Apologies for the long radio silence. And thanks to those of you who sent kind inquiries about my absence. All is well at the homestead. While spring is always a busy season that gets in the way of writing, that's not my excuse this time. The difference now is that my husband is more or less retired, and thus home all the time. This is almost entirely a good thing. The only exception to that is my habit of writing when I have the house entirely to myself. The writing "mood," as it were, comes to me most easily in solitude. I find it very hard to reach that state with distractions around me. So, if this blog is to continue, I'll need to figure out a routine or a method that will provide verisimilitude for being alone at home. This will probably be a challenge, but I'll work at it. If I manage to find time to write, it'll probably mean I find a way to catch up with many of your blogs as well. I've missed keeping tabs on what many of you are up. There's so much inspiration and so many cool ideas in the gardening/homesteading blogosphere!
In the meantime I should provide some thumbnail sketches of where we're at and what we've been doing. First off, my husband's "retirement" is really the loss of a job. Since we've known this was coming for quite a while, we could plan for it, which I know is an advantage many people don't get. Forewarned is forearmed, as they say. Our advance notice let us, just barely, pay off our mortgage entirely before his employment ended. So we are now without an income, but also debt-free. Mostly that's not scary at this point. It feels pretty good, I have to tell you. We've taken a few extra efforts here and there to shave expenses in an already pretty frugal existence.
We've already hosted a number of WWOOF volunteers this year, and our first one brought with him an impressive amount of construction experience. He helped us build a new mobile chicken coop to replace our clunky and deteriorating pen and coop system, which served honorably, if inelegantly, these past four years. The new rig is an A-frame that provides a bit more area to the chickens and should require almost no cleaning, ever, since there's no floor. All the poop ends up directly on the lawn. The girls seem to have taken to it quite happily. I think it's just about the most awesome chicken coop ever, if I say so myself. I'll try to get a detailed post on this one up soon. (Yes, I know my track record with "soon" is execrable.)
Other recent efforts have entailed a lot of digging and planting of rootstock. The hedgerow project got moved way up the priority list by last year's Halloween snowstorm from hell. The storm took out a major section of our fence in the backyard. We're going with the strategy of leaving what remains of the old wooden fence where it is, and replacing what came down with livestock panels and the plants that will form the hedgerow. Frankly, this looks ugly at the moment, and doesn't provide any of the privacy of the wooden fence. But eventually, the livestock panels will be mostly hidden by the plants, which will give us privacy, and should look a lot better than the wooden fence. Should we ever decide to use that space for dairy goats, the dual-element hedgerow will constitute a real barrier to the animals, while looking pretty and offering some browse. So far our hedgerow plantings include rugosa roses, Siberian peashrub, cornelian cherry, a dwarf willow tree, and a golden elderberry. It's likely that our black raspberry patch, which sort of backs into the property line, will become a hedgerow element too. I have three tiny hazels and a ginseng plant that will be coddled for another year or two in containers before being added to the hedgerow. We lucked out with the goat panels, finding them used for a small fraction of the price for new ones, which is considerable. Right now a picture of the hedge project wouldn't really show much. I'm hoping that by late summer or fall a second picture will provide an impressive contrast. We'll see how it goes.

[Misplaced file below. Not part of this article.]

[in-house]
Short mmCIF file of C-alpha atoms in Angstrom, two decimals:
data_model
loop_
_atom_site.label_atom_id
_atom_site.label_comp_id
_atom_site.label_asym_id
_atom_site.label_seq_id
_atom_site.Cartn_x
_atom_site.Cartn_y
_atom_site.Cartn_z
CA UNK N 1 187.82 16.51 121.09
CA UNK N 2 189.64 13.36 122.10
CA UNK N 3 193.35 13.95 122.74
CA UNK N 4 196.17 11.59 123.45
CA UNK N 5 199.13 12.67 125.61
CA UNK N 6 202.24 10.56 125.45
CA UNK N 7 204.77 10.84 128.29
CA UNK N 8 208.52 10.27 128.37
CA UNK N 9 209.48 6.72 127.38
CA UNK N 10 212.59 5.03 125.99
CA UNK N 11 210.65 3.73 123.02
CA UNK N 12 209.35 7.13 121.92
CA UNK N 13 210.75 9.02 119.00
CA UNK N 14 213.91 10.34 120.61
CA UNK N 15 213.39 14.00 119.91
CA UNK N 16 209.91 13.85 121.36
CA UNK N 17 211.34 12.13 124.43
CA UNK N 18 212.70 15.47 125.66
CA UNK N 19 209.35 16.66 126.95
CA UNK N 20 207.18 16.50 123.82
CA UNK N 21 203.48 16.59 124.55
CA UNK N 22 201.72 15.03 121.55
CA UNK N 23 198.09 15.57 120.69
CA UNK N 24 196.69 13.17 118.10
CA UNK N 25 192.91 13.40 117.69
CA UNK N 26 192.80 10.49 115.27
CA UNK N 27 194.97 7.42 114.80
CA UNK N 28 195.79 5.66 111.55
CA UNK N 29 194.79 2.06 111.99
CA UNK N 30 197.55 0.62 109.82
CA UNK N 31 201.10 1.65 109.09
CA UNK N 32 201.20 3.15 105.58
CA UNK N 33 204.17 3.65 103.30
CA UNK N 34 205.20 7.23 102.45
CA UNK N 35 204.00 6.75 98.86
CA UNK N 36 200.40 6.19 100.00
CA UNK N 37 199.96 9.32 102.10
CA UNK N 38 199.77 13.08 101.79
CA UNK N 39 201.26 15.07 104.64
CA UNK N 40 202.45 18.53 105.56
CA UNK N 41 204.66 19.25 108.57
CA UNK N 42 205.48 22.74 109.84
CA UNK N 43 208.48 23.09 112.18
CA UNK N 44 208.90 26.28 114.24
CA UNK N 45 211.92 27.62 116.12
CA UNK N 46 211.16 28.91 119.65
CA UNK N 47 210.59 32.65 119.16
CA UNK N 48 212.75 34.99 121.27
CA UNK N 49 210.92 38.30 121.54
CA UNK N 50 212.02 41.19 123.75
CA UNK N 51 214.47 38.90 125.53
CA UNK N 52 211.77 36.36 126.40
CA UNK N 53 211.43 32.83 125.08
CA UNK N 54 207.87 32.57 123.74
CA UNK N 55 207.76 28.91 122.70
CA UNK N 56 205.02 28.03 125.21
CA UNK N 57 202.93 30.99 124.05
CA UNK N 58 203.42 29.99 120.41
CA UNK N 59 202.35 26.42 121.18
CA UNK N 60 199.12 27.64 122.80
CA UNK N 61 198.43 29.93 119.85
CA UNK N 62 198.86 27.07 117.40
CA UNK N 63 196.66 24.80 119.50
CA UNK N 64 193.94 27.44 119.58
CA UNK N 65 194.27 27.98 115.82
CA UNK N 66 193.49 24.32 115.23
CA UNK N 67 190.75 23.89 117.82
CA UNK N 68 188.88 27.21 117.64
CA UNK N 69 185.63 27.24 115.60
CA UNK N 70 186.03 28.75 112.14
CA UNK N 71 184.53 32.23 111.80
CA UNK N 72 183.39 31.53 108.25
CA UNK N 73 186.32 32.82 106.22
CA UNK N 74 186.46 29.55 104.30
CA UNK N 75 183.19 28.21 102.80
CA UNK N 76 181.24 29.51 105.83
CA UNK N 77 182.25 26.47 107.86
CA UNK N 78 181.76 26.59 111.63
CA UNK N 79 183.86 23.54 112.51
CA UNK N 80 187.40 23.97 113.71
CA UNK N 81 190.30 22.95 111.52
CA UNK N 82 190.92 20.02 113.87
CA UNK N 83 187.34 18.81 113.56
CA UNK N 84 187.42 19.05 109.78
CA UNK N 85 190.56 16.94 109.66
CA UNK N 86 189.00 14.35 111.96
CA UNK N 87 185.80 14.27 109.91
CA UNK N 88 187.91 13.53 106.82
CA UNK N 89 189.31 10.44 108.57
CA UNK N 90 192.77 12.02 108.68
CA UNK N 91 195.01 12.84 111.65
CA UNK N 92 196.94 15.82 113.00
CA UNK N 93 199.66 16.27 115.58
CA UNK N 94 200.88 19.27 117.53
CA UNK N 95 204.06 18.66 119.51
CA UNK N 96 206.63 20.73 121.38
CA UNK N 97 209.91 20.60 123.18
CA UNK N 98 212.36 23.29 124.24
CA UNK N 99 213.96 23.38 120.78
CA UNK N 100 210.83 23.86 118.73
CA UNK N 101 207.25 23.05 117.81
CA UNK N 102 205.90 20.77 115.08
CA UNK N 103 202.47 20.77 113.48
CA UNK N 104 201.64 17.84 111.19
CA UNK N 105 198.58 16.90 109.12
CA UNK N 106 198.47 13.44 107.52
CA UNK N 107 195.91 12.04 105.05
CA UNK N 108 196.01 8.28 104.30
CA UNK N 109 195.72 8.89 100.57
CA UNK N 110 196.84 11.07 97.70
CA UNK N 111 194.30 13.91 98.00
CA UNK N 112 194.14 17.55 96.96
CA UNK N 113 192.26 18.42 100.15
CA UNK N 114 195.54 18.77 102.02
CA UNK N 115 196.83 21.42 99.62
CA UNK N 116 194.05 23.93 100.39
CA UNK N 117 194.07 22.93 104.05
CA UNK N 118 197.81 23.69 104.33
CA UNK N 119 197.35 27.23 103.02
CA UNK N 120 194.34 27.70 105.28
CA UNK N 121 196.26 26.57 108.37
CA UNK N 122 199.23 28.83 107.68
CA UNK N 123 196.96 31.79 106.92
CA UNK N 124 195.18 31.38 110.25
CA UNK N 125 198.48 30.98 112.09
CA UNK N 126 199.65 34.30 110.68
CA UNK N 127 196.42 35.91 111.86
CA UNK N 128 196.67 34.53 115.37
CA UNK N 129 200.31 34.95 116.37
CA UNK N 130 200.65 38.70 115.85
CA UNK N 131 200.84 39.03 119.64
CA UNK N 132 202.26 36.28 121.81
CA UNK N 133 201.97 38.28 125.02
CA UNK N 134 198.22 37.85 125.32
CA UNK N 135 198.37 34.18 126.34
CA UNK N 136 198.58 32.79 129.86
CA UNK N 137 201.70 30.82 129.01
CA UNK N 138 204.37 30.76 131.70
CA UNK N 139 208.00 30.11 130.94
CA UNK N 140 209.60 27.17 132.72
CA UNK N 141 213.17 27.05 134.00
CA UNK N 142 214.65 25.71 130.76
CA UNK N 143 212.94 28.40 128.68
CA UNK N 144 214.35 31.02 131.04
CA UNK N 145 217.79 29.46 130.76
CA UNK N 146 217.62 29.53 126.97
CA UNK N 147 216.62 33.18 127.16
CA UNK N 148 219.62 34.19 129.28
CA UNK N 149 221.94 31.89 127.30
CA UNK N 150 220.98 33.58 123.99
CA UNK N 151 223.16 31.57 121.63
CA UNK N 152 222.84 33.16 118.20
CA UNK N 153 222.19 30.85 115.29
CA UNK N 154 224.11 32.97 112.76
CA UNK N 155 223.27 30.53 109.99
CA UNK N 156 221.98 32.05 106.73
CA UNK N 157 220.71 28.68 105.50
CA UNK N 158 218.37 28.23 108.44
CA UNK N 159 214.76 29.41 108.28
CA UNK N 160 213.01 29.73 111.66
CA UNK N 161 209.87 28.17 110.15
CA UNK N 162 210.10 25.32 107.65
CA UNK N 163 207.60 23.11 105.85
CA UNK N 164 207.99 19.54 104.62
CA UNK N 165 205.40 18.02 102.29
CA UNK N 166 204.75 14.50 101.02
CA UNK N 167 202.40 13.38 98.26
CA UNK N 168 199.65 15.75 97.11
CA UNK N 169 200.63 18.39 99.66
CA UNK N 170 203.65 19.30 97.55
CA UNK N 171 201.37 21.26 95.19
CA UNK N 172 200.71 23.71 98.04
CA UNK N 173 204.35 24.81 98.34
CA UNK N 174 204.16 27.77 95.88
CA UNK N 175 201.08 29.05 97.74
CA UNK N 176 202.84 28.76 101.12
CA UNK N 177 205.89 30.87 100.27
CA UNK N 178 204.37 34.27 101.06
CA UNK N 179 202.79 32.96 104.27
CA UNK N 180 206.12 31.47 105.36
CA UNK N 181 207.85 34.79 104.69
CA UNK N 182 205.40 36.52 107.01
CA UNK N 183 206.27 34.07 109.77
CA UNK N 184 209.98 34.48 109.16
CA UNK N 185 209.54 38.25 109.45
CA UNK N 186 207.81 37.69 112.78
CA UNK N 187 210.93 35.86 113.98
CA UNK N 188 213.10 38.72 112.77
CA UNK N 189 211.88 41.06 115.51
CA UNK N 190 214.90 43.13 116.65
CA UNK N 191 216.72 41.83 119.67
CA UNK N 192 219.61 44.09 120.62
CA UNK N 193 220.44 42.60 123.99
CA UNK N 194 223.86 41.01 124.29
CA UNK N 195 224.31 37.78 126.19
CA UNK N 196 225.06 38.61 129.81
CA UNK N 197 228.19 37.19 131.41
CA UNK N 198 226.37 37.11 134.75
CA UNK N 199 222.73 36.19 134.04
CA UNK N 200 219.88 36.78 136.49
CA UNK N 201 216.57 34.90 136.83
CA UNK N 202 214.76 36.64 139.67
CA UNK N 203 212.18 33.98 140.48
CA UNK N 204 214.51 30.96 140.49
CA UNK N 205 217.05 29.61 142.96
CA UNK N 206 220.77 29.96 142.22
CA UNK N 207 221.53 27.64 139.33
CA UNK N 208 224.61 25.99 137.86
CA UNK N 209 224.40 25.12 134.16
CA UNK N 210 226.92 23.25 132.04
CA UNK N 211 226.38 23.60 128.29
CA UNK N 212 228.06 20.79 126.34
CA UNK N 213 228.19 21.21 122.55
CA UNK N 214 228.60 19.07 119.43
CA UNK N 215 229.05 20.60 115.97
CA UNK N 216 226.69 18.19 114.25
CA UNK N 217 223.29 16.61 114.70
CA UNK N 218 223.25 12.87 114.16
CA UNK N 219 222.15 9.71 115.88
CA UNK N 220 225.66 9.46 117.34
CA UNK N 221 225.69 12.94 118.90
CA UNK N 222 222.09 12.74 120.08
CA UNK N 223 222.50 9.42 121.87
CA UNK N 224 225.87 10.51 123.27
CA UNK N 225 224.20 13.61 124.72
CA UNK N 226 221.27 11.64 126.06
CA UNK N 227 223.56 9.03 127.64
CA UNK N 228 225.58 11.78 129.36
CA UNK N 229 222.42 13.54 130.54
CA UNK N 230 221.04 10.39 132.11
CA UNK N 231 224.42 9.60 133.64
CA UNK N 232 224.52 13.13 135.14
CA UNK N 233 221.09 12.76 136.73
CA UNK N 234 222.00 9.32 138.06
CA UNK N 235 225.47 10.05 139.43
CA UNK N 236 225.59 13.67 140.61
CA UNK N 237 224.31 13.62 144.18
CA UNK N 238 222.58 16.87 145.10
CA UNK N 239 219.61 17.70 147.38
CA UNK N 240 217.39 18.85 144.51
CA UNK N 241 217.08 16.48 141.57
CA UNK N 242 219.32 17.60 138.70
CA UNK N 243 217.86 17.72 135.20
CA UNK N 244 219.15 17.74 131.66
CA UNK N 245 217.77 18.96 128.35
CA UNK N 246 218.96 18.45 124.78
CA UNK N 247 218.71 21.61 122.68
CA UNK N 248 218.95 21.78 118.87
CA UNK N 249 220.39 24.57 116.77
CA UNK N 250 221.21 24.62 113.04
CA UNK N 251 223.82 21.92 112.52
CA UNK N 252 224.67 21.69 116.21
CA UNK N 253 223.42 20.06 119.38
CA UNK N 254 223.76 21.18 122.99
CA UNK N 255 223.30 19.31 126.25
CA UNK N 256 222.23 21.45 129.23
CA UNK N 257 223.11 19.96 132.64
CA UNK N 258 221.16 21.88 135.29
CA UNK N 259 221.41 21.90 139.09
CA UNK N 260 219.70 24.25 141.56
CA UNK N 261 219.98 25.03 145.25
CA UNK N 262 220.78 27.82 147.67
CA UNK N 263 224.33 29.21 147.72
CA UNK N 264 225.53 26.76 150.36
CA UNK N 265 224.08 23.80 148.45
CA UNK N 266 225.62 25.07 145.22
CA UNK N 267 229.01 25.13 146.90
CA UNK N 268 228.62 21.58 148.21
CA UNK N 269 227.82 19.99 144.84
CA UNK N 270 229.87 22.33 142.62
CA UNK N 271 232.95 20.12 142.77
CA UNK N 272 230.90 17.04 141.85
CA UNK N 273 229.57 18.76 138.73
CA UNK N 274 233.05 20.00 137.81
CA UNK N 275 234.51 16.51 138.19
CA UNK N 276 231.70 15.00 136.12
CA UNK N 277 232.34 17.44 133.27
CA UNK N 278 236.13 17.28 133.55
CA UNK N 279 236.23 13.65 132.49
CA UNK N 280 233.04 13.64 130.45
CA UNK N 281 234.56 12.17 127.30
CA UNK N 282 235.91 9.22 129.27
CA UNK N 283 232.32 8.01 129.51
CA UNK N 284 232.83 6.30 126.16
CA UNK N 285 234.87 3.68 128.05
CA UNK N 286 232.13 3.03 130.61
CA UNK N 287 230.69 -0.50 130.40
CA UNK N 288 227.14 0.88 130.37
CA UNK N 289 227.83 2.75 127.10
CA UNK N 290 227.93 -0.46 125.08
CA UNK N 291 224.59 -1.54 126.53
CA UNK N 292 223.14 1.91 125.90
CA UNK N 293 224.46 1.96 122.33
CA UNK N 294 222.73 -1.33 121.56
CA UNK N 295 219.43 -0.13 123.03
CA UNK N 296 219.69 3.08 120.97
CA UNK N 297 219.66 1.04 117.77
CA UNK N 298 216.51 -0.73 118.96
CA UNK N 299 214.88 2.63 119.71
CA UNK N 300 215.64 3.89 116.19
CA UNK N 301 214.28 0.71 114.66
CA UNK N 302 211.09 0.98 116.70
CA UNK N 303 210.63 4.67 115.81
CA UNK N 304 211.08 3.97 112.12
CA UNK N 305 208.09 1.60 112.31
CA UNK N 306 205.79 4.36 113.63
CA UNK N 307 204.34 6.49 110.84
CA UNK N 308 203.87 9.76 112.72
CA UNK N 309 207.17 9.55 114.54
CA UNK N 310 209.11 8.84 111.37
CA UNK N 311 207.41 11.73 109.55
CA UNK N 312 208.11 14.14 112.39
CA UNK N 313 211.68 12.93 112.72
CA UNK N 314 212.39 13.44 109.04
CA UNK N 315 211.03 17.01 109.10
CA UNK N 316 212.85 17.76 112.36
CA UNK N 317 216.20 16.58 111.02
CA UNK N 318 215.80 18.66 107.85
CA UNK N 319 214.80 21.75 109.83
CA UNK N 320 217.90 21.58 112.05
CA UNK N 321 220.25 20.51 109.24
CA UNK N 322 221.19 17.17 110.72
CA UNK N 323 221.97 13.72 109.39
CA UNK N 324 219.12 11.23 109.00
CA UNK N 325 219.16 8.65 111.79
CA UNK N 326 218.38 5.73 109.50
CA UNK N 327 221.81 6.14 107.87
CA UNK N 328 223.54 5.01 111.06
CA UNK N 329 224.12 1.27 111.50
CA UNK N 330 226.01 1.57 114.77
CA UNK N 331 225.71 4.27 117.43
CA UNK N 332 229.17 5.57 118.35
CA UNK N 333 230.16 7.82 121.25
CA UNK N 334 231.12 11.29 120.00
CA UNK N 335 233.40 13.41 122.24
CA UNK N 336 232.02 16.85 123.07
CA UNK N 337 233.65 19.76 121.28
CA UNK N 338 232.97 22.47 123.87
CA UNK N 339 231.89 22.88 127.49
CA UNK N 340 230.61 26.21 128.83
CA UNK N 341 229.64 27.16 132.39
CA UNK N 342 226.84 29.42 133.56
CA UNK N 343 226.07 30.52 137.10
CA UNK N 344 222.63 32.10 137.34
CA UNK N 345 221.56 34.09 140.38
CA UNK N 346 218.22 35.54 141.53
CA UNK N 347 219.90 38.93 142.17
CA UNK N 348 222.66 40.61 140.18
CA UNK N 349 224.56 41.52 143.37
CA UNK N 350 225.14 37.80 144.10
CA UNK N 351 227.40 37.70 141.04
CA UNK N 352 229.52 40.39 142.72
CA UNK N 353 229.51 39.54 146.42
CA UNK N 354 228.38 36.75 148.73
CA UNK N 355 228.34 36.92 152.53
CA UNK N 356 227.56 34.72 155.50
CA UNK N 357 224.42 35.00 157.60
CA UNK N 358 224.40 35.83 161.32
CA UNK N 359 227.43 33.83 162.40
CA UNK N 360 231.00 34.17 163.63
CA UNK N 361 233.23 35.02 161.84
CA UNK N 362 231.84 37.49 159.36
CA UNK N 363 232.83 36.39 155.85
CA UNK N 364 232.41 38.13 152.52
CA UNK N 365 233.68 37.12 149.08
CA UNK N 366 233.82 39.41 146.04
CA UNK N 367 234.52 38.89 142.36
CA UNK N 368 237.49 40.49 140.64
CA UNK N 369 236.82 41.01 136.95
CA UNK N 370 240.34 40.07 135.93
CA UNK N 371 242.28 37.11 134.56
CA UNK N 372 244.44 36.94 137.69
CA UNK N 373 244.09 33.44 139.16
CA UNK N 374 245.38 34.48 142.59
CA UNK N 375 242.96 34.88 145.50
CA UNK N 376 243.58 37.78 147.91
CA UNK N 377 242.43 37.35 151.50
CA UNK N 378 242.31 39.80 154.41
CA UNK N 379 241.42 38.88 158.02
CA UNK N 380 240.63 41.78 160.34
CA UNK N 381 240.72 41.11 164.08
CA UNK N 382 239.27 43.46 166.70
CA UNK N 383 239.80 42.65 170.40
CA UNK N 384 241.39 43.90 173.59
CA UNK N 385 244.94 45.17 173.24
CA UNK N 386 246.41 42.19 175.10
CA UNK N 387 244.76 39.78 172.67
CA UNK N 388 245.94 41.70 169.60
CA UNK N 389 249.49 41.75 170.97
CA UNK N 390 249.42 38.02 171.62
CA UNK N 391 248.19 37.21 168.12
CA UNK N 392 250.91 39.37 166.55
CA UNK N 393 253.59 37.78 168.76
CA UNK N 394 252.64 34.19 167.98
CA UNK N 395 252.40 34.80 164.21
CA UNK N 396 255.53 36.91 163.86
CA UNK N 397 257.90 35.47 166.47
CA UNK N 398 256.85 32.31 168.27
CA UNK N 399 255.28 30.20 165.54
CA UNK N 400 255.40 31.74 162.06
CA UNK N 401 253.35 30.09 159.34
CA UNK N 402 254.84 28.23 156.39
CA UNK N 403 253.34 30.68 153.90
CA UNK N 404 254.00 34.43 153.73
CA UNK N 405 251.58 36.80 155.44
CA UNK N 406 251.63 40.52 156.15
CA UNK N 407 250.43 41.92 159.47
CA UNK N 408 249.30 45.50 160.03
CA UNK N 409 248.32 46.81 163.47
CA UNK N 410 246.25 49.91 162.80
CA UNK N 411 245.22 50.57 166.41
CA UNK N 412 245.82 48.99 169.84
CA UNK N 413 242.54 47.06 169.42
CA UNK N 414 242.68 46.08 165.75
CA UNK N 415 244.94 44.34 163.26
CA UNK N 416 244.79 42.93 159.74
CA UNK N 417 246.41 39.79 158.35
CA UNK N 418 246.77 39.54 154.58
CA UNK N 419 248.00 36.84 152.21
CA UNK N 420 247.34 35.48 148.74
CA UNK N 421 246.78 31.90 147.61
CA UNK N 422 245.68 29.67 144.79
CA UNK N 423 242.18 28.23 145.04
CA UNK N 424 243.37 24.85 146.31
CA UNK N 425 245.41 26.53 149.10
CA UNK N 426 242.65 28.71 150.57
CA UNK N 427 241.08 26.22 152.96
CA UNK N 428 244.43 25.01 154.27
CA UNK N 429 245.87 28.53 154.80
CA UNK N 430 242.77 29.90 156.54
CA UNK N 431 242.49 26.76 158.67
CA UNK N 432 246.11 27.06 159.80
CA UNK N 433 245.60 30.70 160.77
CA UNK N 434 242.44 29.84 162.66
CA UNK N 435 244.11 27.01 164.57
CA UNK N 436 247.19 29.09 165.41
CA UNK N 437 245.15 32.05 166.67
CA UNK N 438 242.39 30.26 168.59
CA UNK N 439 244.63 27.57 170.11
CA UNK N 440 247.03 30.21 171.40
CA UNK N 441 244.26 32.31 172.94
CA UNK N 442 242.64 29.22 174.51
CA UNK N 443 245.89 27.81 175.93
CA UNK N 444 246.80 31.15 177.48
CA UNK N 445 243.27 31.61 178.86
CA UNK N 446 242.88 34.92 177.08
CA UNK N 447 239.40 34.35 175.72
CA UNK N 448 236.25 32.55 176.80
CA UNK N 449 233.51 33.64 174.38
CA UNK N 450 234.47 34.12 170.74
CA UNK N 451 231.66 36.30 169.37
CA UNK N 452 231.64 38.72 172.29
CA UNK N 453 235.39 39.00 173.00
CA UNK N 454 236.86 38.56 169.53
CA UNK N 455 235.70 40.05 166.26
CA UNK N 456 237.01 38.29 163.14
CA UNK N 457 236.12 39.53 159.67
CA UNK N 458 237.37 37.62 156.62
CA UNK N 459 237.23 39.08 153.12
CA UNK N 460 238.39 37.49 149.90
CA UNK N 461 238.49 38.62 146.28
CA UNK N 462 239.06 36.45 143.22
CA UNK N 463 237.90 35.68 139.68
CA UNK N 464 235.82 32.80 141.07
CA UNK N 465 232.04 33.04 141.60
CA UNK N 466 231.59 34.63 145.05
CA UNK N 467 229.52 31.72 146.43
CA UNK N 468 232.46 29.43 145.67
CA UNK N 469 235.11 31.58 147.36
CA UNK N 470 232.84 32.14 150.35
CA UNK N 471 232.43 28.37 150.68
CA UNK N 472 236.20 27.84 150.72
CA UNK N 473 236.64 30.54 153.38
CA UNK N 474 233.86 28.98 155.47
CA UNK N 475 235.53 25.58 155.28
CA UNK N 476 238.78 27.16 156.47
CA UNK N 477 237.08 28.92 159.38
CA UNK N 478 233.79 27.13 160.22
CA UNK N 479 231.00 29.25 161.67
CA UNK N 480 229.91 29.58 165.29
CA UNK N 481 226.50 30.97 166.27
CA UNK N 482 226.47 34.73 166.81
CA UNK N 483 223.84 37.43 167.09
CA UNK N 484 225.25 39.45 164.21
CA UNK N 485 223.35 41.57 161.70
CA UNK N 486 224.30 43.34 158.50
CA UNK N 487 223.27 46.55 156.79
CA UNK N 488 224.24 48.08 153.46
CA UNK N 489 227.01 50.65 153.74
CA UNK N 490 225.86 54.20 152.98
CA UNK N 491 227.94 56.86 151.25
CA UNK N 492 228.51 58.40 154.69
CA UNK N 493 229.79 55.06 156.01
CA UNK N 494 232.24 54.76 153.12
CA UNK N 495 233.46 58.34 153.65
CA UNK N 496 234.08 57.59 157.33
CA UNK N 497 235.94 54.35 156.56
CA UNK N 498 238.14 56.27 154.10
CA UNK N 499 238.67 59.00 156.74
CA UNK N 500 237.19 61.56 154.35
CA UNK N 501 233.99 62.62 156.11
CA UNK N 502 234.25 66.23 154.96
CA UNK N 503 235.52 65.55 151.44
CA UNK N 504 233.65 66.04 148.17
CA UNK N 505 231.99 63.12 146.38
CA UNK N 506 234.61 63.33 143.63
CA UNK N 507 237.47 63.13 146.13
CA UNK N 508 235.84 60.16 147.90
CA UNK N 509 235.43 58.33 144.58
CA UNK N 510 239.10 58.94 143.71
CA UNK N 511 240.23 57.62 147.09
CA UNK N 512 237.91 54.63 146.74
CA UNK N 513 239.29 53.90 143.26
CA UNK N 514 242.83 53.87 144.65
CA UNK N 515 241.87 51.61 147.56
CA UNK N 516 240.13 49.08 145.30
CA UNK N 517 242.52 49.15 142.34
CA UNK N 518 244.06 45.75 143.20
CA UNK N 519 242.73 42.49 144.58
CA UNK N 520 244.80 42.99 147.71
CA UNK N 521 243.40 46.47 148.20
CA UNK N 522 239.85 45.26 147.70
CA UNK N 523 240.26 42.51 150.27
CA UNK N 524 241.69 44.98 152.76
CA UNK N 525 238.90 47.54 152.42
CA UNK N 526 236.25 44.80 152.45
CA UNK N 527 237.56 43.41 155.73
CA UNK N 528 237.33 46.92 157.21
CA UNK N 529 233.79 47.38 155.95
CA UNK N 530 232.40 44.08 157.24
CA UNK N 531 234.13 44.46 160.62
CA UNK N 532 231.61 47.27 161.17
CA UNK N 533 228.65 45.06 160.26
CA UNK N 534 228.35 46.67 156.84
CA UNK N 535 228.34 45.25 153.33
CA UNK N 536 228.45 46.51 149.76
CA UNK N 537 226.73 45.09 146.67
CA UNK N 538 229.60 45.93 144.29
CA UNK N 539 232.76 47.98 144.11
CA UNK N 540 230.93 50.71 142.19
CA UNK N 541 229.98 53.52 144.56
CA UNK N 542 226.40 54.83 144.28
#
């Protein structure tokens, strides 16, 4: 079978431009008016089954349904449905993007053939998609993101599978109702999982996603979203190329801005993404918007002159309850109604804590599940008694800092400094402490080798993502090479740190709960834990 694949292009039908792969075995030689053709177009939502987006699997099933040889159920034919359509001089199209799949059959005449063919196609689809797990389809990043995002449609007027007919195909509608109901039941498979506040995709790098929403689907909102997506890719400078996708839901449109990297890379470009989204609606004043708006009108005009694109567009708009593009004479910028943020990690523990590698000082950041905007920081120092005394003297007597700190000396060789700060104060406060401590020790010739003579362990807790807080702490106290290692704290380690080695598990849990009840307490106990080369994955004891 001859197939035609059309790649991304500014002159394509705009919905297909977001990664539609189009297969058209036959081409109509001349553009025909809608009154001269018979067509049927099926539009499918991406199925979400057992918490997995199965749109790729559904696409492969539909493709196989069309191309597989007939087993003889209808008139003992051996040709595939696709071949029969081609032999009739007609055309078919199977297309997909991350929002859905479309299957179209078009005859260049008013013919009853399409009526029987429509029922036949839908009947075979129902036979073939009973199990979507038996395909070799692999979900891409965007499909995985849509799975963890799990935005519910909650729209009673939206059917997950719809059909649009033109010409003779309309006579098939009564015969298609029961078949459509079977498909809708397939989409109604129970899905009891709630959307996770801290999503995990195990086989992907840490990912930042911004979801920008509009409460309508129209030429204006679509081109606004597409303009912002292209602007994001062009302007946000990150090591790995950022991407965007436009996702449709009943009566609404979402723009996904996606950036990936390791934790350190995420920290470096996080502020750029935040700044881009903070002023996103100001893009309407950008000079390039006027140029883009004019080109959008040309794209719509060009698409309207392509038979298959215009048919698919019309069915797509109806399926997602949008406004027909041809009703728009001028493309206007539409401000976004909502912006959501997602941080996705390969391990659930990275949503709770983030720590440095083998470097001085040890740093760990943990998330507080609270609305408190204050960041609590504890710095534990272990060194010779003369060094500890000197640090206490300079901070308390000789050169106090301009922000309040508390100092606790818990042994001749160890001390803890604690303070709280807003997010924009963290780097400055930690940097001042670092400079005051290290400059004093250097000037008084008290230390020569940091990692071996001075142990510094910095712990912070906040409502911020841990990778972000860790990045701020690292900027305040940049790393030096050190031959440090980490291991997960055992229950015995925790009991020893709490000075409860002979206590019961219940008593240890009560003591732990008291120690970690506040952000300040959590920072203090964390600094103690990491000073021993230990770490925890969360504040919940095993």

We also planted several new fruit trees, bushes and vines this month. We're starting both table grapes and hardy kiwis on trellises, and experimenting with a new growing technique for several fruit trees. The technique is called Backyard Orchard Culture. The good folk at Root Simple blog wrote about it, and you can check out a summary at the website of the tree nursery which developed it. Basically the idea is to cram normal fruit trees into places where they either won't have enough space to develop to their normal mature size, or where such full growth is undesirable. Then you radically prune the tree as it grows to keep it very small. Planting multiple fruit trees very close together is another part of BOC. Doing so forces the trees to compete for resources, which helps keep them small. While trees maintained in this manner will obviously never produce as much fruit as trees which realize their full growth, there are other advantages. Having many small fruit trees means you can have a succession of harvests that are each just large enough to keep you in fresh fruit for a fortnight or so, without providing any pressure to preserve the bulk of an enormous harvest. The six Asian pears and two extra apples we just planted in this way should (eventually) give us modest quantities of fresh fruit over a three-month span from mid-summer to early fall. (We'd ordered two more apples which would have extended the season through mid-fall at least, but they were sold out. We may add them next year.) Since BOC trees are kept very small, maintenance and harvesting are very easy. There's no need for ladders. I expect that when I'm another twenty or thirty years older, the ability to do such work with both feet on the ground will be very appealing.